In its third quarter update to the Australian Securities Exchange (ASX), SAS said it had focused on signing further reseller agreements to deepen its potential sales.
It’s continuing to work on building a pipeline of commercial contracts as it advances towards the commercial delivery of its global nanosatellite constellation.
SAS said it is continuing to work towards finalising its refinancing and corporate restructure.
SAS incorporated in the UK in 2015 and listed on the ASX in May 2016.
The company is based in Perth and is well advanced in plans for what it calls the Pearls constellation of as many as 200 nanosatellites in equatorial orbit, providing low-cost communications, data and internet services for markets in Africa, South America and Asia.
SAS is proposing an additional satellite constellation, allowing full global coverage, including Australia, Russia, China, South Africa, Argentina and Canada. The company has more than 50 agreements in place for use of its services.
In 2017, SAS Global launched three prototype satellites on an Indian rocket to test its technology.
SAS has experienced its fair share of problems, particularly attaining the cash needed to advance its operations.
It’s expecting to see initial space revenues in fourth quarter 2020, following launch of first commercial satellites and the roll-out of ground terminals.
The report said it had embarked on a series of activities in third quarter to grow sales opportunities to underpin strategic expansion from equatorial to global constellation coverage for its nanosatellite program.
One new reseller agreement is with D2U Network Solutions, a value-added distributor specialising in IoT and data management that will help promote SAS’ solutions in Oceania and the Pacific islands through established distribution channels such as carriers, internet service providers, wireless integrators and enterprise partners.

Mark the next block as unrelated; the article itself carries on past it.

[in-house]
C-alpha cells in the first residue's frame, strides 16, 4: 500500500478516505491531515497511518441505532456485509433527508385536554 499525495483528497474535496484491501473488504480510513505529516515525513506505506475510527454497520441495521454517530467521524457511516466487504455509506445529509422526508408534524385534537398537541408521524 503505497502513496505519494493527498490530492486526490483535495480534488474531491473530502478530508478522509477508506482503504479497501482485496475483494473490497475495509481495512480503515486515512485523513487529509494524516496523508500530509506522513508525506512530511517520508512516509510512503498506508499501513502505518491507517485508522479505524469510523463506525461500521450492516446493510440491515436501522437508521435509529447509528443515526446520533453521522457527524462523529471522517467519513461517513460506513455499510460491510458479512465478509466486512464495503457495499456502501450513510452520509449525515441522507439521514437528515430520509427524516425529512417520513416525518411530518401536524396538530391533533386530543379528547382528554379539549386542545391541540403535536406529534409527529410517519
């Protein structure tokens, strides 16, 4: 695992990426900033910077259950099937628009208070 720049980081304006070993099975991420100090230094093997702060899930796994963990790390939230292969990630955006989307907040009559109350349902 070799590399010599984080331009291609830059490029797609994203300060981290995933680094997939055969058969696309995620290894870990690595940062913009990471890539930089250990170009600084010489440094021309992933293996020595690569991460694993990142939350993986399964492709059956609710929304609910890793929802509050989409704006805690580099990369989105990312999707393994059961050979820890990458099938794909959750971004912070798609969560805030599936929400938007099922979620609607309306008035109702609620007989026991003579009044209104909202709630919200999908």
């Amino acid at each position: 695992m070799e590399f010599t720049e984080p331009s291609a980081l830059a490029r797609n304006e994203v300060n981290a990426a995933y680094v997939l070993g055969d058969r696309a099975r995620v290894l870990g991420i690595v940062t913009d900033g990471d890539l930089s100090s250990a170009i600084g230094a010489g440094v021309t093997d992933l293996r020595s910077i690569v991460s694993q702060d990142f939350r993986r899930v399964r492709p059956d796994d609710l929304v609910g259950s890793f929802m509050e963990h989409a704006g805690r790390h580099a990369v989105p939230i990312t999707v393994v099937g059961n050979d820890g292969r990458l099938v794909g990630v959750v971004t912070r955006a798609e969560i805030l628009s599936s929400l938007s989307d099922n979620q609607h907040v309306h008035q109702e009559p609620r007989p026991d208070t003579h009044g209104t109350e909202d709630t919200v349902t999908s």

The second is with Mexico-based provider RED52, which will see both companies collaborate on providing IoT connectivity for various projects in Costa Rica and Panama for potential customers across the resources and banking sectors.
SAS’ financial position is improving. In September, SAS secured a US$550,000 short-term convertible loan agreement between its UK subsidiary and third-party finance provider CSS Alpha (BVI) Limited.
In October 2019, SAS received £1,425,382 ($2.6 million) from the UK tax authority, HMRC, in relation to a R&D tax claim submitted by SAS’ UK subsidiary.
“These funds provide Sky and Space with additional working capital for its near-term commercial objectives,” SAS said.
The company is also in talks with the European Space Agency (ESA) about a possible partnership agreement. ESA invited SAS representatives to speak at the UK Space conference in Newport.
That focused on companies developing space-enabled seamless 5G connectivity networks to develop ubiquitous services.
“The company and ESA are in a continuous discussion to further explore such partnership agreement, which, subject to the support of UK delegation to ESA, could provide coalition-funding for the company development and deployment effort,” it said.
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